The year was 2013. It was a Sunday, the weekend of the Formula One Night Race. I remember my husband (actor Fir Rahman) had been at a shoot earlier in the day. I’d told him I was craving durian snowskin mooncake, so he brought some home for me.
That night, we slept on a mattress in one of the bedrooms at the three-room Toa Payoh flat we shared with my late father-in-law. I got up some time before dawn, needing to urinate.
I didn’t think much of it – I was into my 36th week of pregnancy and it’s a fairly normal occurrence for that stage. I also felt the urge to do a number two but nothing happened. I went back to sleep.
Shortly after, Fir and I both woke up. I think he thought the mattress was wet. I needed to go to the bathroom again. And again, nothing came out.
Groggy, we both went back to sleep. It didn’t last long.
Minutes later, I felt a discomfort like nothing I’d felt before. I got up, went on all fours and started swaying about – a pain-relieving method I’d learned in a prenatal yoga class.
But then the pain escalated, expanding across my entire midsection and back, and I began to scream. I wasn’t savvy enough at the time to use a contraction timer app but I remember the pain came in waves.
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Then came the “ring of fire”.
The “ring of fire” is the pain that tells you the birth is already happening. During labour, you first feel the pain in your abdomen, but just as the baby is about to make its exit, it feels like your vagina is ballooning. That’s a different level of pain altogether.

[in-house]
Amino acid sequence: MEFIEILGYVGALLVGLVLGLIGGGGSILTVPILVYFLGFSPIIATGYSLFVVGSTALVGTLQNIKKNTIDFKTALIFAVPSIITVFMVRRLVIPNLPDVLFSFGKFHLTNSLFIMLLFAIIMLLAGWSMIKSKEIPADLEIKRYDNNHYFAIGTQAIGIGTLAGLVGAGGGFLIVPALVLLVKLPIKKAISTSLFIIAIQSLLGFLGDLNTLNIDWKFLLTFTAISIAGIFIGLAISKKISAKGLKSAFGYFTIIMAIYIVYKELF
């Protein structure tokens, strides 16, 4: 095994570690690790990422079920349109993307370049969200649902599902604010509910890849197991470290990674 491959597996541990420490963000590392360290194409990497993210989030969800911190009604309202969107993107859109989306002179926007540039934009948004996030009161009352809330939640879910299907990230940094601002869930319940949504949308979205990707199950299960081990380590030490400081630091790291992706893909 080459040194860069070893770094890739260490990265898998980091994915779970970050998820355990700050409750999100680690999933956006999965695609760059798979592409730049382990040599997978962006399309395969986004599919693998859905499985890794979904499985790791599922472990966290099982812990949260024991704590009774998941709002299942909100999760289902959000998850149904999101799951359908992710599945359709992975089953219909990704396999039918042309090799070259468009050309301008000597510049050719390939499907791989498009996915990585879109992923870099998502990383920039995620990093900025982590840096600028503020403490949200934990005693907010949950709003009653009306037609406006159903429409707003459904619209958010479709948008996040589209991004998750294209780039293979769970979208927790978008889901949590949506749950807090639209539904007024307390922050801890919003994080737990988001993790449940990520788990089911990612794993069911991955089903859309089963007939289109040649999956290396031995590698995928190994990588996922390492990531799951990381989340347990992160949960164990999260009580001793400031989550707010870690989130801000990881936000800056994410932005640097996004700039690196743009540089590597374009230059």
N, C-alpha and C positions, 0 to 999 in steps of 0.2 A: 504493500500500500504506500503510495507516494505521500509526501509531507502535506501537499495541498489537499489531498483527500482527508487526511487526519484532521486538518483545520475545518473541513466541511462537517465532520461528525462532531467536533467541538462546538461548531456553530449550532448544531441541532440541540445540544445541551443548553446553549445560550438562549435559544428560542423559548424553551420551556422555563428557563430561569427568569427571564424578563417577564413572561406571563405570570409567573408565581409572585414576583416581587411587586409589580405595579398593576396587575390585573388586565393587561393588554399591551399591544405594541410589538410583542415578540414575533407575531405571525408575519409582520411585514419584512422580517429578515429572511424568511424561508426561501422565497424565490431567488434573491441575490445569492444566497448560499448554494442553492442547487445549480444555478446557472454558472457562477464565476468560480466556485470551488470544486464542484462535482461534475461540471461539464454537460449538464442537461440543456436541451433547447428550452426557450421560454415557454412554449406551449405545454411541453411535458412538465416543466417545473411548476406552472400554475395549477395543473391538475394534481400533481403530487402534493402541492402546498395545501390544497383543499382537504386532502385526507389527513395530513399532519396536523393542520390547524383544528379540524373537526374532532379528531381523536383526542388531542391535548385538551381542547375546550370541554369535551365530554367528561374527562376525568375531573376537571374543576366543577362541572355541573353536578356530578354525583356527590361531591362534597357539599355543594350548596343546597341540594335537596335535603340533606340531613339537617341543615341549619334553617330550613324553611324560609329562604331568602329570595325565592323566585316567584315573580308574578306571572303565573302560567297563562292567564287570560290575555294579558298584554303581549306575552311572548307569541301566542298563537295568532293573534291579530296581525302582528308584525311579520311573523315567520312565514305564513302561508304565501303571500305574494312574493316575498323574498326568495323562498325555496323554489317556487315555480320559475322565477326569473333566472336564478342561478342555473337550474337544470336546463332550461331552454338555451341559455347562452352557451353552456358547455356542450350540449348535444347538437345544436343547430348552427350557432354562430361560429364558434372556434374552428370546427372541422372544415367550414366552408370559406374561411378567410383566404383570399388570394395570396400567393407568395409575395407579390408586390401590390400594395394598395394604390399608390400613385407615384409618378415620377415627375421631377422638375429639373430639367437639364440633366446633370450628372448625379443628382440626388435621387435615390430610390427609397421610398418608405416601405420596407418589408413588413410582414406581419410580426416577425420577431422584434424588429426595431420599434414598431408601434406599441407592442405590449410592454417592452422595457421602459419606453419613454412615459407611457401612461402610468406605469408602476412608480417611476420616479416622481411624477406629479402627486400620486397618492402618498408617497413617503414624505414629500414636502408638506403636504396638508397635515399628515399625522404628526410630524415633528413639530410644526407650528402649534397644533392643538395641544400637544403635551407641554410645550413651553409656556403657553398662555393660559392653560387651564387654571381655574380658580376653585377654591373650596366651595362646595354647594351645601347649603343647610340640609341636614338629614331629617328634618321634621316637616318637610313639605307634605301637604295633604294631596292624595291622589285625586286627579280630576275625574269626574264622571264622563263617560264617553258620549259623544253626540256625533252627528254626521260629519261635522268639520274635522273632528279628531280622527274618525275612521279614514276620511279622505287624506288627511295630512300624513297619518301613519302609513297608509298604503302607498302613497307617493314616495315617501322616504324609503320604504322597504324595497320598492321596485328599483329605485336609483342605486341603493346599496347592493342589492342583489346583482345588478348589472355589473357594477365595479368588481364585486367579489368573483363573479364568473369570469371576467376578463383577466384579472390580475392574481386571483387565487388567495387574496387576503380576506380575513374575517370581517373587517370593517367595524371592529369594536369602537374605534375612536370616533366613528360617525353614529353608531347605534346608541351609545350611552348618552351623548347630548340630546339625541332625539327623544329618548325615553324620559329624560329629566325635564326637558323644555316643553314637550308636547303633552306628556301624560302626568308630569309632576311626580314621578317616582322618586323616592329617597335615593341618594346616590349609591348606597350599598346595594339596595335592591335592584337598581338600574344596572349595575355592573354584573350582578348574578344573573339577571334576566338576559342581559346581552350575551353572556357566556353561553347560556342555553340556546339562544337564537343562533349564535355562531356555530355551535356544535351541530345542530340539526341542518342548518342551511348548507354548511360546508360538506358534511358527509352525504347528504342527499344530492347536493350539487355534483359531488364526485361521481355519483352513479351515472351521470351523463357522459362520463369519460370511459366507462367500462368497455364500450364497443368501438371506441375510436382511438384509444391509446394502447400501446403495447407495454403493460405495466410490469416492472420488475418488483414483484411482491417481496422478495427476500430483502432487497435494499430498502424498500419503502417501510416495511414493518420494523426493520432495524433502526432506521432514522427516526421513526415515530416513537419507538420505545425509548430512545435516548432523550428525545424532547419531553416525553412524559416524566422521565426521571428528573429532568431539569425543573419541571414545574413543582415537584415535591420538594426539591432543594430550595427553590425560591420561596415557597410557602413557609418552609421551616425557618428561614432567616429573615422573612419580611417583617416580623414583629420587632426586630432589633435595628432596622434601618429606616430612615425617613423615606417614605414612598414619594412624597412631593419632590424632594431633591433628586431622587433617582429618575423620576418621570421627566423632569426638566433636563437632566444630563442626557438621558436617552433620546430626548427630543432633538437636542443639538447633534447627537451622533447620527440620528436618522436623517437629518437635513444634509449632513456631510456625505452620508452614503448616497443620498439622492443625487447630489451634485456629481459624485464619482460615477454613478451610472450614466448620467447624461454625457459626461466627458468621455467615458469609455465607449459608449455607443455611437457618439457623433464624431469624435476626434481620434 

Instinctively, I shouted: “The baby is coming! The baby is coming now!” and told Fir to get a pair of scissors from the kitchen.
As he went off to the kitchen, I could feel that the baby’s head had already begun to emerge. I didn’t push – I just remembered what I’d learned in prenatal class about breathing so I did that.
As Fir cut my underwear away, I kind of knew to breathe the baby out and it whooshed out. Thank God Fir caught him.
The whole thing – from that first time I had to use the toilet up until the baby was born – was less than an hour.
Fir by this time had collected himself so he called an ambulance. I remember paramedics injected me with something to help eject the placenta but I can’t recall if that happened at home or in the hospital.
My firstborn, Ilhan, was born at 35 weeks and five days – a tad premature. I’m not sure if it was that, the fact he was born in a non-clinical environment or both, but he was placed in the special care nursery at KK Women’s and Children’s Hospital (KKH) for nearly two weeks.
With our second child, Izza, the birth was what I would describe as the most “normal” of the lot. Hers was a rapid birth as well – labour was three hours long – but she took the longest out of all our kids. And she was born in the delivery suite at the National University Hospital (NUH).
“ON THE WAY”
But Indra, our third, was born in the car.
I remember everyone was sick with stomach flu so I was quite tired. At about 10pm, Fir came home from work with some food. We sat on the sofa together and I ate while he watched some television.